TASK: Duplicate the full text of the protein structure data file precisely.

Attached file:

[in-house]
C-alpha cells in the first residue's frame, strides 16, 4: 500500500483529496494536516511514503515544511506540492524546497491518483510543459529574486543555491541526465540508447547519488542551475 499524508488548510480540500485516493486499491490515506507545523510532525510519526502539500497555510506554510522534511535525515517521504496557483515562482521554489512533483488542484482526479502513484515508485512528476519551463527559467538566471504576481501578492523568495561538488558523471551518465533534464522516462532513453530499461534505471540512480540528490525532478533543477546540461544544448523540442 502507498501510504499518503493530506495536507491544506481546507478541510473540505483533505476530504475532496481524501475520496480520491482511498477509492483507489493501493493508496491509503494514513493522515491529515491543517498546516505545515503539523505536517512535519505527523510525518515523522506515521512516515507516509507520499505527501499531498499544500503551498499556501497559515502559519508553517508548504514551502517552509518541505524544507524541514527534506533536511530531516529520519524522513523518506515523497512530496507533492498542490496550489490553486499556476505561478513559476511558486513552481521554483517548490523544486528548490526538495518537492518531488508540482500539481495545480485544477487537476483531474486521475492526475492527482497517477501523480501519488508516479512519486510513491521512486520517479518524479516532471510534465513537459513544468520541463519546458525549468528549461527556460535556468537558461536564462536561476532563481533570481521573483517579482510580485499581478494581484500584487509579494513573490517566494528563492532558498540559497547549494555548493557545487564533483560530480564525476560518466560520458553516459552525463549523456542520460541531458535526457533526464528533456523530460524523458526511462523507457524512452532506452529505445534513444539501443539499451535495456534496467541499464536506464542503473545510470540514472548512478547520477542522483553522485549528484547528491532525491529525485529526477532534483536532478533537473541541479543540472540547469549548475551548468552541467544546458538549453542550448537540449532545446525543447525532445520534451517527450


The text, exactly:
[in-house]
C-alpha cells in the first residue's frame, strides 16, 4: 500500500483529496494536516511514503515544511506540492524546497491518483510543459529574486543555491541526465540508447547519488542551475 499524508488548510480540500485516493486499491490515506507545523510532525510519526502539500497555510506554510522534511535525515517521504496557483515562482521554489512533483488542484482526479502513484515508485512528476519551463527559467538566471504576481501578492523568495561538488558523471551518465533534464522516462532513453530499461534505471540512480540528490525532478533543477546540461544544448523540442 502507498501510504499518503493530506495536507491544506481546507478541510473540505483533505476530504475532496481524501475520496480520491482511498477509492483507489493501493493508496491509503494514513493522515491529515491543517498546516505545515503539523505536517512535519505527523510525518515523522506515521512516515507516509507520499505527501499531498499544500503551498499556501497559515502559519508553517508548504514551502517552509518541505524544507524541514527534506533536511530531516529520519524522513523518506515523497512530496507533492498542490496550489490553486499556476505561478513559476511558486513552481521554483517548490523544486528548490526538495518537492518531488508540482500539481495545480485544477487537476483531474486521475492526475492527482497517477501523480501519488508516479512519486510513491521512486520517479518524479516532471510534465513537459513544468520541463519546458525549468528549461527556460535556468537558461536564462536561476532563481533570481521573483517579482510580485499581478494581484500584487509579494513573490517566494528563492532558498540559497547549494555548493557545487564533483560530480564525476560518466560520458553516459552525463549523456542520460541531458535526457533526464528533456523530460524523458526511462523507457524512452532506452529505445534513444539501443539499451535495456534496467541499464536506464542503473545510470540514472548512478547520477542522483553522485549528484547528491532525491529525485529526477532534483536532478533537473541541479543540472540547469549548475551548468552541467544546458538549453542550448537540449532545446525543447525532445520534451517527450